Review by: Dave Wain
Stars: Christopher Mann, Ernie Hudson, Laura-Lynn Cottrel, Doug Bradley
Written by: Christian Grillo
UK Certification: 18
UK RRP: £9.99
DVD Region: 2
Runtime: 101 minutes
Directed by: Christian Grillo
Wasteland (formerly Deer Crossing), the latest title from the breakout DVD company of the year – 101 Films – is pitched in the vein of a crime-horror, and for genre enthusiasts it has cast two iconic veterans of the field, Doug Bradley (Hellraiser) and Ernie Hudson (Ghostbusters) in brief cameo roles.
We’re firmly in backwoods territory here as we join Maggie (Laura-Lynn Cottrel) on a car journey with her son Cole to her mother-in-laws. Her husband Michael (Warren Hemenway) is unable to travel with her as he has work commitments as a doctor in the local hospital. By ‘work commitments’ though, it transpires that Michael is busy getting intimate with a colleague (a nurse wearing black stockings and suspenders? Gimme a break!). Disaster soon strikes for Maggie though, as part-way into her journey she becomes distracted and crashes the car whilst attempting to avoid a deer. She’s rescued from the wreck and carried to someone’s property, but before too much is revealed we cut to ‘8 years later’ and find Michael receiving a phone call from someone that claims to be his long lost son.
Michael’s first port of call is to contact the detective that was in charge of the original disappearance, Derrick Stanswood (Christopher Mann), but having recently retired he’s reluctant to have any involvement in the case. He soon changes his mind though, and before you can say hillbilly he finds himself opposite the town sheriff (Doug Bradley) of the small Pennsylvanian boondocks attempting to find out where Maggie and Cole are.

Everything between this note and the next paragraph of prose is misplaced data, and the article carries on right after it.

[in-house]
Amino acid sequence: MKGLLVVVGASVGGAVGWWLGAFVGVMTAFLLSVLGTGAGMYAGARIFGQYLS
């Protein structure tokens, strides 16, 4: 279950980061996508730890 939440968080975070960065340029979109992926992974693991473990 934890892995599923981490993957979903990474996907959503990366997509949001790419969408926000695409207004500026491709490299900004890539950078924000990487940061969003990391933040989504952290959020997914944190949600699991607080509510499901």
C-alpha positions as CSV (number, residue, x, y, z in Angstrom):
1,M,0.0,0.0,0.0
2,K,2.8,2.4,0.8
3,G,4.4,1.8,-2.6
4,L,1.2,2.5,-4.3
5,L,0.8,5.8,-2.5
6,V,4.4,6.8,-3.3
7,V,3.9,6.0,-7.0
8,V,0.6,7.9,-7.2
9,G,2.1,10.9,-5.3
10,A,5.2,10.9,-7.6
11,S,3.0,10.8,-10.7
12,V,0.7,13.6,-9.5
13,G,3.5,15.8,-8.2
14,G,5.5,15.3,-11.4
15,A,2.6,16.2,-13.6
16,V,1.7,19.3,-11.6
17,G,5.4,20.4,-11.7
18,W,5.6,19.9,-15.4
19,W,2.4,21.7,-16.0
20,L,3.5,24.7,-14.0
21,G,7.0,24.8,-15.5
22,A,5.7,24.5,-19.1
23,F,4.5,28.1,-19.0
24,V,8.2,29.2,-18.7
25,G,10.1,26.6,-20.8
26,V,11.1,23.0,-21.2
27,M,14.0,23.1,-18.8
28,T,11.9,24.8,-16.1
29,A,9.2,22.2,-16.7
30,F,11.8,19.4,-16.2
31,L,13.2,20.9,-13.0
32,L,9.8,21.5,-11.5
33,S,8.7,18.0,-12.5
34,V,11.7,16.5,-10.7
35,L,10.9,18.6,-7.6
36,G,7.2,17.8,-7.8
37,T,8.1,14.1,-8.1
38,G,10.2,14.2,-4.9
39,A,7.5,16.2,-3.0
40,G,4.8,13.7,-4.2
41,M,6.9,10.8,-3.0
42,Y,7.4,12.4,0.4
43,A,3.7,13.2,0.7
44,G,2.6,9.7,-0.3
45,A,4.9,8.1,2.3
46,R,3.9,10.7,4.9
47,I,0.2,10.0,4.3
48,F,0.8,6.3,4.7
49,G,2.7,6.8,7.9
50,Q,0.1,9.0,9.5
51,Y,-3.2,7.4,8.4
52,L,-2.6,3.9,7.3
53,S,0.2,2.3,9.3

Wasteland admittedly has a little more depth than just being a film about a missing person. With elements of incest, torture, sex slaves and small town secrets, there are certainly a whole slew of dimensions to keep the casual viewer intrigued. With a kidnapper that resembles Kris Kristofferson after an all-night bender, this town certainly has its quota of archetypal inbreds that look as though they’ve just walked off the set of Wrong Turn.
That said though, I do think Wasteland could have been a little leaner and would benefit from twenty minutes removed. At times some of the scenes seem a little laboured and any momentum that it creates tends to be swiftly dissipated by the occasional scene that offers very little in the way of plot development. Also, while it’s great to see the iconic Doug Bradley in any film at all – appearing as a hick Sheriff doesn’t really play to his strong points! Overall I’d class this as an average entry into the hicksploitation genre with a notable dash of crime-thriller. It works well considering its low budget, and benefits from having a handful of great actors to make up for the shortcomings of the slightly less experienced ones.